If B.K.S. Iyengar didn’t magically escape death through the practice of yoga, then I won’t either. If age diminished his extraordinary asana practice, then it will surely diminish mine.
I will always be grateful for having found Guruji’s work, this method of rigorous questioning, of growing inwardly through exploring the asanas.
I suspect that as years go by I may be even more grateful for his lesson in how to consciously surrender to the reality of an aging body, while living happily, and aiming for a majestic death.
Happy Birthday to the Man Who Changed My Life
Life, Happiness and the Pursuit of Liberty?
Arm balance: A love story continued
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This is the true honesty of a teacher. “let go of that pose with such grace? Start teaching arm balance without being able to demonstrate it? Could I be honest in saying: “this is not a pose I do any more”?”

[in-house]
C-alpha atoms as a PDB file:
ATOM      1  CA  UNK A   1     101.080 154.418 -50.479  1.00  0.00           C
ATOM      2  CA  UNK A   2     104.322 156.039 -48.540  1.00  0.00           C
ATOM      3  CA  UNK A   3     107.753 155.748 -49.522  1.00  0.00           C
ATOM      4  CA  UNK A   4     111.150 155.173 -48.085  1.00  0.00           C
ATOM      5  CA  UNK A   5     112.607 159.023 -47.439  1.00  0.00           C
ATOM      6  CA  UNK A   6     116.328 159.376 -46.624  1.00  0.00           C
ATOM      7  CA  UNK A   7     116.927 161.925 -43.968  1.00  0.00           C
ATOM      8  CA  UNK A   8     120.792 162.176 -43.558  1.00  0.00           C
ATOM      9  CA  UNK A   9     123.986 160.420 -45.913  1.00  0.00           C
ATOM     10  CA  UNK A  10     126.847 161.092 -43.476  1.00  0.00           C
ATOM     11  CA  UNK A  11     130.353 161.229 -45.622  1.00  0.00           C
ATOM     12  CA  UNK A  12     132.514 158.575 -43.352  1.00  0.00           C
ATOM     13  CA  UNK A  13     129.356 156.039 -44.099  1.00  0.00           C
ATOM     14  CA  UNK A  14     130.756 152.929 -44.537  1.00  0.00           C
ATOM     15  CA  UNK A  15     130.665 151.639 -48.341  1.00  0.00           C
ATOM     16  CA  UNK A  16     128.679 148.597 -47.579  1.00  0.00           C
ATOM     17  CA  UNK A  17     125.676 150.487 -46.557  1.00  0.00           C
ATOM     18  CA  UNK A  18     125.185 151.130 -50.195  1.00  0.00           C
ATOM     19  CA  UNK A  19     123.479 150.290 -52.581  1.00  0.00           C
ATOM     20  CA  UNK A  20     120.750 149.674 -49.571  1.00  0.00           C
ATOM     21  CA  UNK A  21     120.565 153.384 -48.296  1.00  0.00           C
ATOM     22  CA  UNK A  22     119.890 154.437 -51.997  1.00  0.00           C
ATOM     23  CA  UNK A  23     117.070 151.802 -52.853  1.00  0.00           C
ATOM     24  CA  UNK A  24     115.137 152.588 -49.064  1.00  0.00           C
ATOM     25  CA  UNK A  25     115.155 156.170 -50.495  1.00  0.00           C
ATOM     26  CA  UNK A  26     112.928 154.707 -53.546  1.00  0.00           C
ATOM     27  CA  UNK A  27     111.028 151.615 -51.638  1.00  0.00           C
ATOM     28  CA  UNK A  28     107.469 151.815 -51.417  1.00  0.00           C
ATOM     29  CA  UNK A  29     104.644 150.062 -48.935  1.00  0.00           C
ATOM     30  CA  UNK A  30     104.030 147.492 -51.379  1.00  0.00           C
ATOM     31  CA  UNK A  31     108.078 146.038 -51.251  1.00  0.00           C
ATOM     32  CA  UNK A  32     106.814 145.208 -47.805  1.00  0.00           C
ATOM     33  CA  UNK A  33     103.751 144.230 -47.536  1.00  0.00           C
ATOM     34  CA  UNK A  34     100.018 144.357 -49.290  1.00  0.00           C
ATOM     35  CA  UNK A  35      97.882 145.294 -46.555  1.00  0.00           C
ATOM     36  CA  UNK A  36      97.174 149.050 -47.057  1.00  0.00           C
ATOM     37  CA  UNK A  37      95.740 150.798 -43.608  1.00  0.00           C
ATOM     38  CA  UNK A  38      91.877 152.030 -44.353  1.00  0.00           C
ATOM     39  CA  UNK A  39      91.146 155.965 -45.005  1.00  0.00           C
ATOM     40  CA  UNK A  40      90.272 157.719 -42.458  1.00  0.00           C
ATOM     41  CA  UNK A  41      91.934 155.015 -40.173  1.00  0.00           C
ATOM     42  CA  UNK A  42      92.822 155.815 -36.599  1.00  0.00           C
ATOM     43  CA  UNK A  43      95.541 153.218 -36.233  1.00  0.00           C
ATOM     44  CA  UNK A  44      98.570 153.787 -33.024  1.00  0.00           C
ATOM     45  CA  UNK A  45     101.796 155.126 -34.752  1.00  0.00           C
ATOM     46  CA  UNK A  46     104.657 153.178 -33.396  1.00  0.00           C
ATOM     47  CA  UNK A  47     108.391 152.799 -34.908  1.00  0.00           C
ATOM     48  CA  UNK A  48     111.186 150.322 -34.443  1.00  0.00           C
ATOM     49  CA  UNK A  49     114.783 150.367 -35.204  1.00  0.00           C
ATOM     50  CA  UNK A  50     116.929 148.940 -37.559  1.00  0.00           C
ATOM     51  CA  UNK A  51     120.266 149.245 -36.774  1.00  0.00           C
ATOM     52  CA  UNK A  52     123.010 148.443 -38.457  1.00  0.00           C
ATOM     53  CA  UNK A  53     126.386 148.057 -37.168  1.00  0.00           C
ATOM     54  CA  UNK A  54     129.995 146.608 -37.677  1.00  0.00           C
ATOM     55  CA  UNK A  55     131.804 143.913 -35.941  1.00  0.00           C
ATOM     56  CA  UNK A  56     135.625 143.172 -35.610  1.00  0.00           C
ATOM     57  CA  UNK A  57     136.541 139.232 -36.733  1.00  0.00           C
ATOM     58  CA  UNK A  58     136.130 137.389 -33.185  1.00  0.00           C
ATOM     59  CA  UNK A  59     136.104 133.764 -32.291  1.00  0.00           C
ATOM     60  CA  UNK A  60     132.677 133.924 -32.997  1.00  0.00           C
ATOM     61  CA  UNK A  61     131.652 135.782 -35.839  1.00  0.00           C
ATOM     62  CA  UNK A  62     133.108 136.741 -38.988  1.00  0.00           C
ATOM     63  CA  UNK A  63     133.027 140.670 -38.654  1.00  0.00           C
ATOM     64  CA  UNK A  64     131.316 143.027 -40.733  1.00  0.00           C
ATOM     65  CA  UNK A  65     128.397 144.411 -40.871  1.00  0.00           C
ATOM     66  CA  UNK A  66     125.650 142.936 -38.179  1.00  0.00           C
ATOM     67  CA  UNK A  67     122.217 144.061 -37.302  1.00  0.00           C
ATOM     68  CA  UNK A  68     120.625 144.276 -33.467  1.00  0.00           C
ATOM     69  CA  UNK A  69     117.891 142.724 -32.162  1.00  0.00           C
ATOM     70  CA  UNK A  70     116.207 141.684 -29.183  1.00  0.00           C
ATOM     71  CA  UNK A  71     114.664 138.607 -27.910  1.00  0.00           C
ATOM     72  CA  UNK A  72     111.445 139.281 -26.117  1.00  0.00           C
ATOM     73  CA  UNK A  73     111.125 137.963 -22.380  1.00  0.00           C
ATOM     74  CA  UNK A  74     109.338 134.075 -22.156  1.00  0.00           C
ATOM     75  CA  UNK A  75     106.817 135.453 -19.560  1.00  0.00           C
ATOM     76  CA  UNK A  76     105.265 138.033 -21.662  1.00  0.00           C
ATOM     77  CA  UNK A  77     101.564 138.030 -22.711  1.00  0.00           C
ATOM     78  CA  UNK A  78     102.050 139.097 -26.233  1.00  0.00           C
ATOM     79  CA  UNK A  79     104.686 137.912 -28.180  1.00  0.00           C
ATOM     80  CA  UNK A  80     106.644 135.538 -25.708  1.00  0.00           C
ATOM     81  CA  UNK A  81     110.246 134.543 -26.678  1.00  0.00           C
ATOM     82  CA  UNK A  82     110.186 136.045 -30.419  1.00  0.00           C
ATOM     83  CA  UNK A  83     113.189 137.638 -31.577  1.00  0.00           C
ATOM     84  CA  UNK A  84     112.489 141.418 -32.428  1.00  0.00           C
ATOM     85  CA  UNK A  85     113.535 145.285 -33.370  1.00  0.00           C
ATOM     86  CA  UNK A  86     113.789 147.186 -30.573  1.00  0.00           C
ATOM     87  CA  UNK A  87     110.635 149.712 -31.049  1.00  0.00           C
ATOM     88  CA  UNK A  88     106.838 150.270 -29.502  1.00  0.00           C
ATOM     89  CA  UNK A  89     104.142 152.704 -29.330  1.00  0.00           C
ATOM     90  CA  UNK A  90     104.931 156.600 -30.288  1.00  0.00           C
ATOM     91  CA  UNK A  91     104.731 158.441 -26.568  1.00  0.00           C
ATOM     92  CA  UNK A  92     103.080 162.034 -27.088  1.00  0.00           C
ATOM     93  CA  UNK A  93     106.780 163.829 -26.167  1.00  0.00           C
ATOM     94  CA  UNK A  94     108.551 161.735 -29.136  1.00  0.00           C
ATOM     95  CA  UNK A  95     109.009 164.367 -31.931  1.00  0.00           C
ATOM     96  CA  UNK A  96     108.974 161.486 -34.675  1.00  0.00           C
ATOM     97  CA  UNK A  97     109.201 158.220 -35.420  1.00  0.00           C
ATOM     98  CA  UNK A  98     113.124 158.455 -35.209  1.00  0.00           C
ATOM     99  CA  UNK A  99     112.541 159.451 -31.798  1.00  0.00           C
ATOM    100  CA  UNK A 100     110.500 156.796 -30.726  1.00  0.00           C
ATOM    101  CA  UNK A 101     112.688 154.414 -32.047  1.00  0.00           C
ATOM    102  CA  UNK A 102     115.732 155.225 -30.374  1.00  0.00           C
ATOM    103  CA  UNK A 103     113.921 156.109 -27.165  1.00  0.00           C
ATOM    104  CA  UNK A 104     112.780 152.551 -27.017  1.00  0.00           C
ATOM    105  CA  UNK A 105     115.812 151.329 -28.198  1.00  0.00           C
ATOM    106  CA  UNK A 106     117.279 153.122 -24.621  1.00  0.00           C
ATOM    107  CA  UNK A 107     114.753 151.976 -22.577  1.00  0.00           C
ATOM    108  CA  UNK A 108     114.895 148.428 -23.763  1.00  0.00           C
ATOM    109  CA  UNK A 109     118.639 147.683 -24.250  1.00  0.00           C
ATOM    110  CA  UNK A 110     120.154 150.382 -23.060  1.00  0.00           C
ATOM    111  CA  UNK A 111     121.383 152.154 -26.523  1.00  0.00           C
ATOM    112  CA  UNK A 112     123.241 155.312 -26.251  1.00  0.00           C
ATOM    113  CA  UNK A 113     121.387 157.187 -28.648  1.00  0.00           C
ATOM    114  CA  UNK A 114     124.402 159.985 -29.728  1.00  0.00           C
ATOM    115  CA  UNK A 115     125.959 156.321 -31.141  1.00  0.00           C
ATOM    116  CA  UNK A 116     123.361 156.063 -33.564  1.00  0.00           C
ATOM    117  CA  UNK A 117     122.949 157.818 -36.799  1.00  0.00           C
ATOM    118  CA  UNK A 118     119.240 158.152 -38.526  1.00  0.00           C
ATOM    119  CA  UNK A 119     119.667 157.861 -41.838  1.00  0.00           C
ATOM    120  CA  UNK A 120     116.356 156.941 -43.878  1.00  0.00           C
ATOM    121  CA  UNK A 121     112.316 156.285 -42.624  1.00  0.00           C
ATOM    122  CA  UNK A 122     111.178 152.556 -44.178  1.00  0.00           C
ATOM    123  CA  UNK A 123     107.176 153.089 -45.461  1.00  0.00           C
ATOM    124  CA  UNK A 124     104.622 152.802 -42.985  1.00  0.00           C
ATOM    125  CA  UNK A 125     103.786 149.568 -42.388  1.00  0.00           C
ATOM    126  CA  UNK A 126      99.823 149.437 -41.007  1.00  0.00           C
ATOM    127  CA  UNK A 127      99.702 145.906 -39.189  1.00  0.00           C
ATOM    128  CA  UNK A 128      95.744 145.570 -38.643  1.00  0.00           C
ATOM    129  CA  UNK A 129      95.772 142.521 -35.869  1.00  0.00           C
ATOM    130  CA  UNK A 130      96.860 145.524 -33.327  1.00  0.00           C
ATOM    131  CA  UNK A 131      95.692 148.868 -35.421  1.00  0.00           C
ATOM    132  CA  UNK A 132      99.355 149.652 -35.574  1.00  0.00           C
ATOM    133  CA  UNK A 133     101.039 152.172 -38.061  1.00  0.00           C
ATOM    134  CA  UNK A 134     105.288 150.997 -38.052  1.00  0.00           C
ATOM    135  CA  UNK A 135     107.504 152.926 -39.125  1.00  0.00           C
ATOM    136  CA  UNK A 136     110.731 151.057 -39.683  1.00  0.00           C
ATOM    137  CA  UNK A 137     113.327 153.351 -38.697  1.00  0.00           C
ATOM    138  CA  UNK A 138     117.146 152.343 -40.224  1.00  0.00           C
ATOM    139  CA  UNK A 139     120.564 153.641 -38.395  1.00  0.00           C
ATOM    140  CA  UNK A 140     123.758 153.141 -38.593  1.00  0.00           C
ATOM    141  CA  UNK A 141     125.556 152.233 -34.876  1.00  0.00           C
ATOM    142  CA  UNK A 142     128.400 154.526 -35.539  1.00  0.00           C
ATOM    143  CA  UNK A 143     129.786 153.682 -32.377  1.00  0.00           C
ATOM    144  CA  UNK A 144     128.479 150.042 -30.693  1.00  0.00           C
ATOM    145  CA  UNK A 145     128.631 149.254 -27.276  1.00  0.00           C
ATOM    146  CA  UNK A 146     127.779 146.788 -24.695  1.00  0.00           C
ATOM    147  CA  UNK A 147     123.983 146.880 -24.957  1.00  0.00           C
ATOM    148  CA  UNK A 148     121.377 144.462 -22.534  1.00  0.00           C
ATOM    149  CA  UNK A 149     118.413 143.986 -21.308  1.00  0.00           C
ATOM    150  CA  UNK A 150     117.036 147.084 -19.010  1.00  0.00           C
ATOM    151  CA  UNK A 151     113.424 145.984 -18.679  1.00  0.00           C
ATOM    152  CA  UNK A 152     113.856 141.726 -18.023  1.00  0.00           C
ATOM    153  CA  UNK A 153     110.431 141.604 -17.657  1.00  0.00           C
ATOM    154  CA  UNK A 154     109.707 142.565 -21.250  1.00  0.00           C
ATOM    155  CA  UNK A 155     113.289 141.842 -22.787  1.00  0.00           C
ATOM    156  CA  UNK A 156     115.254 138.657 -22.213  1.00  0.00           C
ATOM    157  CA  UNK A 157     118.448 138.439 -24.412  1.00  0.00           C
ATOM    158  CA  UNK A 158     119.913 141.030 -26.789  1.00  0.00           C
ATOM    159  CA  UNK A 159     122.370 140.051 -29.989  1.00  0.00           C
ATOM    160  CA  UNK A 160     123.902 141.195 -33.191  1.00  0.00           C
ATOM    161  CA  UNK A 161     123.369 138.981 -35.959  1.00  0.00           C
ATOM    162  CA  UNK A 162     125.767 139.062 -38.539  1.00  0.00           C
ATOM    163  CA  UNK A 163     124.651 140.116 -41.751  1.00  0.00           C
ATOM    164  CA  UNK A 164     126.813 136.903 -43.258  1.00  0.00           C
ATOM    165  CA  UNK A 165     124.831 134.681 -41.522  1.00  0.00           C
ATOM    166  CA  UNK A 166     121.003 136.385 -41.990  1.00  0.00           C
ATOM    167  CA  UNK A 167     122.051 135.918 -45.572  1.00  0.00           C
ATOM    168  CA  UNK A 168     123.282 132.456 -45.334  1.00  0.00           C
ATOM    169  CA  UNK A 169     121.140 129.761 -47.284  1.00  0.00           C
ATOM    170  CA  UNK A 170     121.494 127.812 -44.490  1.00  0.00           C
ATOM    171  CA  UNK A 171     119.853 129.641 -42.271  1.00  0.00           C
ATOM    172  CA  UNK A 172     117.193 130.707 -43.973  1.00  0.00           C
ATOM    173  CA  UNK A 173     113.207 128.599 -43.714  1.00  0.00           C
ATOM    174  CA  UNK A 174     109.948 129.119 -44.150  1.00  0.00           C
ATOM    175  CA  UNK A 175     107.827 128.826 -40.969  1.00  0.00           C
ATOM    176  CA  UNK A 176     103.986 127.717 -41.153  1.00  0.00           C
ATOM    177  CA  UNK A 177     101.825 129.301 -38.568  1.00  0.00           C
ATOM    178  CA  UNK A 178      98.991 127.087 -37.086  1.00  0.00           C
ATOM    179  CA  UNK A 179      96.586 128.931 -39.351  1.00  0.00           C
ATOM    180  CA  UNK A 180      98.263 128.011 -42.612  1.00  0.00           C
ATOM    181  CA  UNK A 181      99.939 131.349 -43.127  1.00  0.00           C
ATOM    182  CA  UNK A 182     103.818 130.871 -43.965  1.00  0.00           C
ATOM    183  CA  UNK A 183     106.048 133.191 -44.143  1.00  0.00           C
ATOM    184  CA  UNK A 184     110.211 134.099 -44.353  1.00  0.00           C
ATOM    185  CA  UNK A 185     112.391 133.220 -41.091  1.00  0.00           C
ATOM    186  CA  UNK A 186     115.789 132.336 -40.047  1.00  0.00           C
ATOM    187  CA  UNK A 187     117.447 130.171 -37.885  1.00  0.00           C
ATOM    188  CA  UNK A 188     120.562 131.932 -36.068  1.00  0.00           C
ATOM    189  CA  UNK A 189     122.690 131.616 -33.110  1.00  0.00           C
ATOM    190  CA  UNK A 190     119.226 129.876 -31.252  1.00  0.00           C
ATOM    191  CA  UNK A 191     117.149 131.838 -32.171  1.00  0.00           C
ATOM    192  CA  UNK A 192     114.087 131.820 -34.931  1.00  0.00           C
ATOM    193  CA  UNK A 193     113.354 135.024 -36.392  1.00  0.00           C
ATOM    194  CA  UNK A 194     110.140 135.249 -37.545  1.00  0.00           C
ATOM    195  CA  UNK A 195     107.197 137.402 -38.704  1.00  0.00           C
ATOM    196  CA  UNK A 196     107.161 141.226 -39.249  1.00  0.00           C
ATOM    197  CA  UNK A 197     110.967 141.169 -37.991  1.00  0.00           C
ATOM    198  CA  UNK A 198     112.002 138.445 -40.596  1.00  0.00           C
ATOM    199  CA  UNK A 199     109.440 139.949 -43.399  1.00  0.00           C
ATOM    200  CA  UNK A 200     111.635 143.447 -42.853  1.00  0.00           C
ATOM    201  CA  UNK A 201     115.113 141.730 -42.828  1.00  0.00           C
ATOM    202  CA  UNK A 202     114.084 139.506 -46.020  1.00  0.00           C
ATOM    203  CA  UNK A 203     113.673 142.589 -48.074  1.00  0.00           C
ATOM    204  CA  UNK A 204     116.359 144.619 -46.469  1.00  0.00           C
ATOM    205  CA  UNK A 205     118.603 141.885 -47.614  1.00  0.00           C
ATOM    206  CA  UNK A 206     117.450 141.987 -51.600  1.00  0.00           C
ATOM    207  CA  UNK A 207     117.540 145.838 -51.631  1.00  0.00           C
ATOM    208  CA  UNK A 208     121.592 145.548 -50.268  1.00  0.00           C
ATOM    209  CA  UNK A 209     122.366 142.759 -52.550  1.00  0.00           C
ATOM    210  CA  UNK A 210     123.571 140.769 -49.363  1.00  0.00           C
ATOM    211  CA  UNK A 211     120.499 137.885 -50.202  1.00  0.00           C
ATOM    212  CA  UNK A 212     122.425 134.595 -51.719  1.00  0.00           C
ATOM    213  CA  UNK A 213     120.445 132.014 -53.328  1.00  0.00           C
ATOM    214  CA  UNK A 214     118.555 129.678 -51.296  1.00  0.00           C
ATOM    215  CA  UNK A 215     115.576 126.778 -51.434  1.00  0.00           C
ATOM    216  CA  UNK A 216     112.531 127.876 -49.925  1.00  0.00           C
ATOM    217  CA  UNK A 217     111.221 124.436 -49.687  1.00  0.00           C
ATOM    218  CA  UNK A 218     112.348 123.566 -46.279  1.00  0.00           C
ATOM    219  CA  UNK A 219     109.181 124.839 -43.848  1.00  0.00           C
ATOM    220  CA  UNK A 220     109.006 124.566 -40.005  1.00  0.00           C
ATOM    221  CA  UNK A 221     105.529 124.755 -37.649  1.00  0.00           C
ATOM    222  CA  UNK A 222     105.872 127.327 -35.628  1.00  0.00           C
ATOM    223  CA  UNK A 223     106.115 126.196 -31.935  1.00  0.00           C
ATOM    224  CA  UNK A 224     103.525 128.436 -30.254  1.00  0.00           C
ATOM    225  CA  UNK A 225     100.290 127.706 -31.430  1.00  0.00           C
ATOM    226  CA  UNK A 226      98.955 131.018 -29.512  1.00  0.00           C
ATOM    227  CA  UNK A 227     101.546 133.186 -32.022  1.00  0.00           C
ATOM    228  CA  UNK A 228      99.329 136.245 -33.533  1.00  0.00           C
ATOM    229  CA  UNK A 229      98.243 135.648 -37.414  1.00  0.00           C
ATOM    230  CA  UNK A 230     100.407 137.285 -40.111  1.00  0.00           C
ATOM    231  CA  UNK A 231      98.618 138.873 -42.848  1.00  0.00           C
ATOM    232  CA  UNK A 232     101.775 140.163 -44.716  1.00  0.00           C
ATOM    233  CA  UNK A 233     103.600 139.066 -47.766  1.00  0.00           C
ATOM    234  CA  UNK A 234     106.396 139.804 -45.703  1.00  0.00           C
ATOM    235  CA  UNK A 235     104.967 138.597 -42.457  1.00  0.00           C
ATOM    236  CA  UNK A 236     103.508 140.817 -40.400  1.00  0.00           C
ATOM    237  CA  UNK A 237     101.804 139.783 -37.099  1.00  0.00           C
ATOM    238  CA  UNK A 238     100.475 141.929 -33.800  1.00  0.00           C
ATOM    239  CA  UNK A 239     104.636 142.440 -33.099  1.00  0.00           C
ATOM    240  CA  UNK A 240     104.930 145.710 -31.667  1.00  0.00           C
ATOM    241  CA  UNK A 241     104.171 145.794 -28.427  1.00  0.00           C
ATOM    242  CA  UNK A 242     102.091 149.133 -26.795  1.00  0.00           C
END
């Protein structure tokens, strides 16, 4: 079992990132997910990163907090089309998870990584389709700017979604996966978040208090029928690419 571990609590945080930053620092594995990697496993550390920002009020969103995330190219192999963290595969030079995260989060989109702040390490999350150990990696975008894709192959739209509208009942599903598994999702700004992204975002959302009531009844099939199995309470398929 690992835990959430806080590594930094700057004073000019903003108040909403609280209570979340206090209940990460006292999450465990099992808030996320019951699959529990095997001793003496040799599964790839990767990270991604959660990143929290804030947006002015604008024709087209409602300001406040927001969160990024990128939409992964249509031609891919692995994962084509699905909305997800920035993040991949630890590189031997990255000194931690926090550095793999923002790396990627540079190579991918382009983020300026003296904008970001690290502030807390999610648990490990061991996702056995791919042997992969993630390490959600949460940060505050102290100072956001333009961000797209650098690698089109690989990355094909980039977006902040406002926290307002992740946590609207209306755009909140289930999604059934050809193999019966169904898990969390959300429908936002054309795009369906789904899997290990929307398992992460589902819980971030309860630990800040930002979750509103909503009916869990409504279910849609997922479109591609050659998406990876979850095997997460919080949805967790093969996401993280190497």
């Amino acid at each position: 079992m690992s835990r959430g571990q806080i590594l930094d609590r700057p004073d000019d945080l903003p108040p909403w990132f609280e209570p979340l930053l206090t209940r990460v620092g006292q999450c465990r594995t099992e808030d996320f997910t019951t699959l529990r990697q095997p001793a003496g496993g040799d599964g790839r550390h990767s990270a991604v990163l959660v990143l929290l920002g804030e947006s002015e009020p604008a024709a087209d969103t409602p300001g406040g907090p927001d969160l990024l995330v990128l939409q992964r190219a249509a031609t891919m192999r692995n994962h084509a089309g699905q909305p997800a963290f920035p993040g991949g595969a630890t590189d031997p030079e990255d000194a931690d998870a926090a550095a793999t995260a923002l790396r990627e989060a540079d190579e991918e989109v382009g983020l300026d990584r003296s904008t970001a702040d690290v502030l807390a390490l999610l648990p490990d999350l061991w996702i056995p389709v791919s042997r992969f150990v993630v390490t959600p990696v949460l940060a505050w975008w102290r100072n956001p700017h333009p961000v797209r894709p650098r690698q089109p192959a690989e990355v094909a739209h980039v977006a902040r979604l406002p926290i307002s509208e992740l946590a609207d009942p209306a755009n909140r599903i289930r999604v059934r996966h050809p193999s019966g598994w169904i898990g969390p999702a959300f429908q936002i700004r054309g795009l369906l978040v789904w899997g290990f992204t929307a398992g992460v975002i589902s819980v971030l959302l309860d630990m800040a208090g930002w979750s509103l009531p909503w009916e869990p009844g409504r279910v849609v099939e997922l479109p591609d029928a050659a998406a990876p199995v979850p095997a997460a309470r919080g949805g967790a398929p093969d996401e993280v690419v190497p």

Many years ago Mr. Iyengar told us to thank God for all the students who come and thank God for all those who go away. Treat them all as your children.
Ah, Donna, that is the crux of the matter, isn’t it? I guess I’ll be finding out soon.
For such a famously fierce teacher, B.K.S. Iyengar did make some amazing statements about his relationship to his students, didn’t he?
This is a wonderful passage you wrote. I too have experienced the letting go as my progressive lung disease has now led me to be listed on the heart/lung transplant list. I have slowly given up a vibrant practice schedule of classes and replaced it with a good at home practice that now consists mainly of a few standing poses and lots of restorative. On good days, I can do some inversions but it is tricky being hooked up to oxygen. I was pretty upset at the beginning but reading Guruji’s words always brings me back to letting go and simple gratitude for the sustained health I have had. Also, the physical therapists have told me I am the healthy person on the list right now (even hooked up to O2 and with minimal walking ability) and I do credit Iyengar yoga with this. Eternal gratitude and daily practice of letting go.